Saturday, December 29, 2007

Holiday Fun!

Second Lookout

What a great couple of weeks we've had Exploring Izard County! Besides returning to Moonshine Cave, we also decided to take a stroll below the Second Lookout to explore the bluffline that runs along the ridge. We were rewarded with waterfalls, several little bluff-shelters, and an actual cave!
The cave is a small fissure that appears to go a good ways back into the mountain, but we don't know for sure because none of us had the energy (or guts) to proceed farther than a few feet inside the mouth. There was a fuzzy critter just inside, however...a hibernating bat which was completely oblivious to the mist gathered on its fur from the splashing drips of water seeping from the roof.

Needle's Eye and Moon Eye

Today, we were treeated to a hike that we have anticipated for some time...since friend of the site, Wayne Hill, e-mailed me about the feature known as "Needle's Eye and Moon Eye". After driving up Piney Creek...past the swimming hole lovingly known as "The Nars" (Narrows), we parked at the old Calvin Jones homeplace and proceeded to hike for about 30 minutes to a place above Mill Creek that delighted the whole crew!

The feature is a rock-formation in a bluff above the creek that features a tunnel through the bluff (Needle's Eye) , a large shelter that was once occupied by ancient peoples, and a wonderful natural bridge towering above (Moon Eye).

We all agree that his is one of the most astonishing sights we have visited and featured on the blog. Not only is the feature itself exciting, but the walk to the place was greatly enjoyed by the whole crew as well!

As an added treat, here's a couple of Photos of the old Doc Fleming/Hill place. It is rumored to be haunted! We've discussed adding a page to the EIC blogs called, "Haunted Izard County".

Sunday, December 2, 2007

Oxford/Wideman Road and Moonshine Cave

December 2, 2007
Moonshine Find

This afternoon decided a ride was in order because of the nice rain we experienced. The hills come alive during good rains and it's been a while since we've had one. With no particular place in mind, we set our course south along Sylamore Road and eventually decided to check the waterfall along Sylamore Road to see if it was flowing any more vigorously than the last time we went. Though still running somewhat, it wasn't gushing as we had hoped.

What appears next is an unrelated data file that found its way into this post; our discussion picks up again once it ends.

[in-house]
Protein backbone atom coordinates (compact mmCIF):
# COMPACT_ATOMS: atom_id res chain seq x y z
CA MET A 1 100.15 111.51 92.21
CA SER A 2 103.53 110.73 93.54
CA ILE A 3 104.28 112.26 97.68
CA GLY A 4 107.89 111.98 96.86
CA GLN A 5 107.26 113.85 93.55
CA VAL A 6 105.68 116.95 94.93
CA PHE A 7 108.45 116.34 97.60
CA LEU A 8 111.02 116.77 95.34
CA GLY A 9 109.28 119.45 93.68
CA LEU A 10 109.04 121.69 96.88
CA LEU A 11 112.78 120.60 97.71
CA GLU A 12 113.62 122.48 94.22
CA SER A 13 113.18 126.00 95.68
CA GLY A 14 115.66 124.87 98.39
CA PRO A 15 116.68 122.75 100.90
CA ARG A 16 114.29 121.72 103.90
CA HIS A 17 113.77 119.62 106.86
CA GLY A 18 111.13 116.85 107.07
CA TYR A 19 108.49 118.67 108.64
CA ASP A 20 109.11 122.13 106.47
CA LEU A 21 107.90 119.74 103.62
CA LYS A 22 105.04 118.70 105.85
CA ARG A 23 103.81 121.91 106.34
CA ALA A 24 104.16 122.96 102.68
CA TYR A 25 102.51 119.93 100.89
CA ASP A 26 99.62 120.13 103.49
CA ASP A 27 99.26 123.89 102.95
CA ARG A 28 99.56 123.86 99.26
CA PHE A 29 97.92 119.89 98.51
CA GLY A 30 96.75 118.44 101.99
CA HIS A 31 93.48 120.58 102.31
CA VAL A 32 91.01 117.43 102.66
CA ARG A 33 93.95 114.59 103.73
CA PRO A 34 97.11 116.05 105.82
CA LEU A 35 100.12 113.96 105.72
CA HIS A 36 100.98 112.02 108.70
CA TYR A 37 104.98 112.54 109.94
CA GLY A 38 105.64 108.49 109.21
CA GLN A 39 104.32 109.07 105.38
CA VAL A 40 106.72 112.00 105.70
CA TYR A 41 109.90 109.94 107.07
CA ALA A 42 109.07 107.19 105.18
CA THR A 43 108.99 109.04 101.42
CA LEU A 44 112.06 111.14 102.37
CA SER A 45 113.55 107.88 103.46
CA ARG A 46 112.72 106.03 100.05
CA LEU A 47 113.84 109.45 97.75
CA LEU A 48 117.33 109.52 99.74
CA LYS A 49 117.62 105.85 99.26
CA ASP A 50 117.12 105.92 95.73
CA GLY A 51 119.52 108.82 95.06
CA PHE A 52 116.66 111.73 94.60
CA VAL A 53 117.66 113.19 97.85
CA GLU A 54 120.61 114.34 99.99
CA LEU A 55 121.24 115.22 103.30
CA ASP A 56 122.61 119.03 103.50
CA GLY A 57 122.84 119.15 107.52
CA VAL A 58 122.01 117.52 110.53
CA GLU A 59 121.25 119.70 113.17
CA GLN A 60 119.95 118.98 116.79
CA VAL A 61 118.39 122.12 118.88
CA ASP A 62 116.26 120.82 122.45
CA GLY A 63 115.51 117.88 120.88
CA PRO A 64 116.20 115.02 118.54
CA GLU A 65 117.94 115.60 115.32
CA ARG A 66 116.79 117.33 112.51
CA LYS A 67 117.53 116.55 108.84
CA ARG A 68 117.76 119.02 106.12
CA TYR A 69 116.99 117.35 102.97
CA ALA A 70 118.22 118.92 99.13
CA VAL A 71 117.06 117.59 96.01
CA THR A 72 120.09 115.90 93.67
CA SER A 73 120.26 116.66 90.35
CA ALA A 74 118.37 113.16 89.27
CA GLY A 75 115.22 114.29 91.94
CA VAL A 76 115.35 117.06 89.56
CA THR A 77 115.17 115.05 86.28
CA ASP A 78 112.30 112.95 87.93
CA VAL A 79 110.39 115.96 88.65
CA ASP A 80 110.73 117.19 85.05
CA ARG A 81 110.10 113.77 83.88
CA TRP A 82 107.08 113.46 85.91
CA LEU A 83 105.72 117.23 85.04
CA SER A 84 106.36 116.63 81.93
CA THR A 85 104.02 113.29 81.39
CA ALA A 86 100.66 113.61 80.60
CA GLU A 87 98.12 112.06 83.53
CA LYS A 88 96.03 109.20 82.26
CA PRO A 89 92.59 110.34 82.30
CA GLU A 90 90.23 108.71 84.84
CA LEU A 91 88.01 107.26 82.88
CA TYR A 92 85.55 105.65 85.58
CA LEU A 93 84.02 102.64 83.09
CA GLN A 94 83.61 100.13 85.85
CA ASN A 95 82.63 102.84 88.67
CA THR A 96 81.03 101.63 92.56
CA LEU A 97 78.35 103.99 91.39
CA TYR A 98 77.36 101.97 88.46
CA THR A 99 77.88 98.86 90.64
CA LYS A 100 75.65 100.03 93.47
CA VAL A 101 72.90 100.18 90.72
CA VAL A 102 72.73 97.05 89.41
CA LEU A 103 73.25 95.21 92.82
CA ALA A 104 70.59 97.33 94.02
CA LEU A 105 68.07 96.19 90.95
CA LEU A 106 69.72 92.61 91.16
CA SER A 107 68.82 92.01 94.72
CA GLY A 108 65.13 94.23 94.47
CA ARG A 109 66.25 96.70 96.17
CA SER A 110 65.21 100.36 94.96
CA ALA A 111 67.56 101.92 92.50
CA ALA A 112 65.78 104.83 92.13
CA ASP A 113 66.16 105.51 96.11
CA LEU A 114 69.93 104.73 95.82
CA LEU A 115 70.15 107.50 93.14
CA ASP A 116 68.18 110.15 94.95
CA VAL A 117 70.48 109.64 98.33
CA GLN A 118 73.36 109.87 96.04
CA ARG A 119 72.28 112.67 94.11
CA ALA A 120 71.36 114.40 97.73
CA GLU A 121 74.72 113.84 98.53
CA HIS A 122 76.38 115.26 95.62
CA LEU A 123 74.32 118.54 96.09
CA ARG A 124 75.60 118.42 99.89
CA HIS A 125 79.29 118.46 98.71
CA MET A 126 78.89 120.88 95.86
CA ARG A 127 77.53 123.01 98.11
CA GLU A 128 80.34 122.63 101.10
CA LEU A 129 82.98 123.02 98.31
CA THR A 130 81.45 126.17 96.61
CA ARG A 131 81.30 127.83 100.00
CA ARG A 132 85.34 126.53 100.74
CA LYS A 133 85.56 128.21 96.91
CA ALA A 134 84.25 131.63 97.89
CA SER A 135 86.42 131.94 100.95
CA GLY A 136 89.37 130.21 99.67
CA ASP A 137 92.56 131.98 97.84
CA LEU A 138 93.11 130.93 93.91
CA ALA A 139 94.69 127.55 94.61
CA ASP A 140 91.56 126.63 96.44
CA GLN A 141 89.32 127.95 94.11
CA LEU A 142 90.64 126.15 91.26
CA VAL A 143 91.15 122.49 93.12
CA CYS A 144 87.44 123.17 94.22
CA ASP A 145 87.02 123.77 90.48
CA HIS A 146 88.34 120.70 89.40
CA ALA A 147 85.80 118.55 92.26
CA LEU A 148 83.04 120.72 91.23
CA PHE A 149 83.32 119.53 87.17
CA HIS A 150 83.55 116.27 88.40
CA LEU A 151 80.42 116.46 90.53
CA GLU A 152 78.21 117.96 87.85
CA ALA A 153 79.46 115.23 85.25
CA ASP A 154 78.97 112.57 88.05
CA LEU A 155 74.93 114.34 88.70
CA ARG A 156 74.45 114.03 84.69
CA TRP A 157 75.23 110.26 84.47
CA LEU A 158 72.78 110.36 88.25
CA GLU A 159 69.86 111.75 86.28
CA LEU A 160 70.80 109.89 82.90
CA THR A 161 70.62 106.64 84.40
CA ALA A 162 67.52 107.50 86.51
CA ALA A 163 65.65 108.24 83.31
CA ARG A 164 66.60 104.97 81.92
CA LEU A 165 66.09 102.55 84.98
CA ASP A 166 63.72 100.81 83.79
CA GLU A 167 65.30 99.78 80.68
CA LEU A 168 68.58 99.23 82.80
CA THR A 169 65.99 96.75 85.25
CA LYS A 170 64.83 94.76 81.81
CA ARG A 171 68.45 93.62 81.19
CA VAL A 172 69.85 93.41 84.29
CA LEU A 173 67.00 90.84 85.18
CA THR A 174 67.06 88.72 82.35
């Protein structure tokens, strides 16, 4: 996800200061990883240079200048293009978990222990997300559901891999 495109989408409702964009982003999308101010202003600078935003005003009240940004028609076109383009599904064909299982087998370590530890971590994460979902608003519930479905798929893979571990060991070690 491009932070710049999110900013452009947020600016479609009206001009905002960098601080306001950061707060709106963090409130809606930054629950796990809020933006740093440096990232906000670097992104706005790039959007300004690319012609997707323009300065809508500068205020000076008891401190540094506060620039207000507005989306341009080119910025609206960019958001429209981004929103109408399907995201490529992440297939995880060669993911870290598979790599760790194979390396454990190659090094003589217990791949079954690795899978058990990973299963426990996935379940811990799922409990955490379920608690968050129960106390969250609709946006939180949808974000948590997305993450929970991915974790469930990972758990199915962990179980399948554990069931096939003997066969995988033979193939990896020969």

After poking around the bluffs in the hollow below the waterfall and shelter there, we decided to follow through on an idea at least one of us has voiced every time we've been to the site...we walked down the creek.

The creek-bed follows a winding but gradual course bordered on each bank by frequent bluffs and shallow shelters. About two hundred yards or so below the waterfall, my 7-year old son asked as we made our way carefully along the creek-bed, "Dad, would you be surprised if we found a cave while we are walking today?"

After a moment of thought, turning, I replied, "No, I wouldn't be surprised...I'd be happy though."

As I turned back to walk on ahead of our group, I looked across the creek to see a cave...pretty as you please...just above us.

No one had seen the cave...including my was pretty weird! We climbed the bank of the creek to find the awesome cave veiled in mist rising after a light shower. The cave is of significant size...well-suited for habitation. Not a shelter, the cave looks to go some distance into the hill...we could not investigate because we had not anticipated a "find" like this and had not brought a single light.

Investigating the cave, we found it to have been well-dug by others in the search for ancient artifacts. The cave must be rich, because a few artifacts were lying on the floor in plain view...including a well-worn...hand-fitting hammer-stone. More modern signs included the bottom of a large glass jug and several metal barrel hoops. Though we have no way of knowing, our imaginations prompted us to dub the cave The Moonshine Cave until we can find any given name.

December 1, 2007

an Road

The Newburgian and I got out early Saturday morning without a specific place to go in mind. We ultimately decided to drive the road between Oxford and Wideman in the northern part of the county. Along the way we were able to photograph two wonderful old churches/schoolhouses and a very interesting old house and barn. The old Schoolhouse (without steeple) is just outside of Oxford. The other church is in old Wideman. I'm not sure what the names of the old churches/schools are but will endeavor to find out. The old house is very interesting...rare in that it has a quarried-stone basement with windows. It appears to be very old and I intend to investigate its history.

Look for a post later in the week at Exploring Izard County with a few more of the photos we took...and possibly the names of the churches.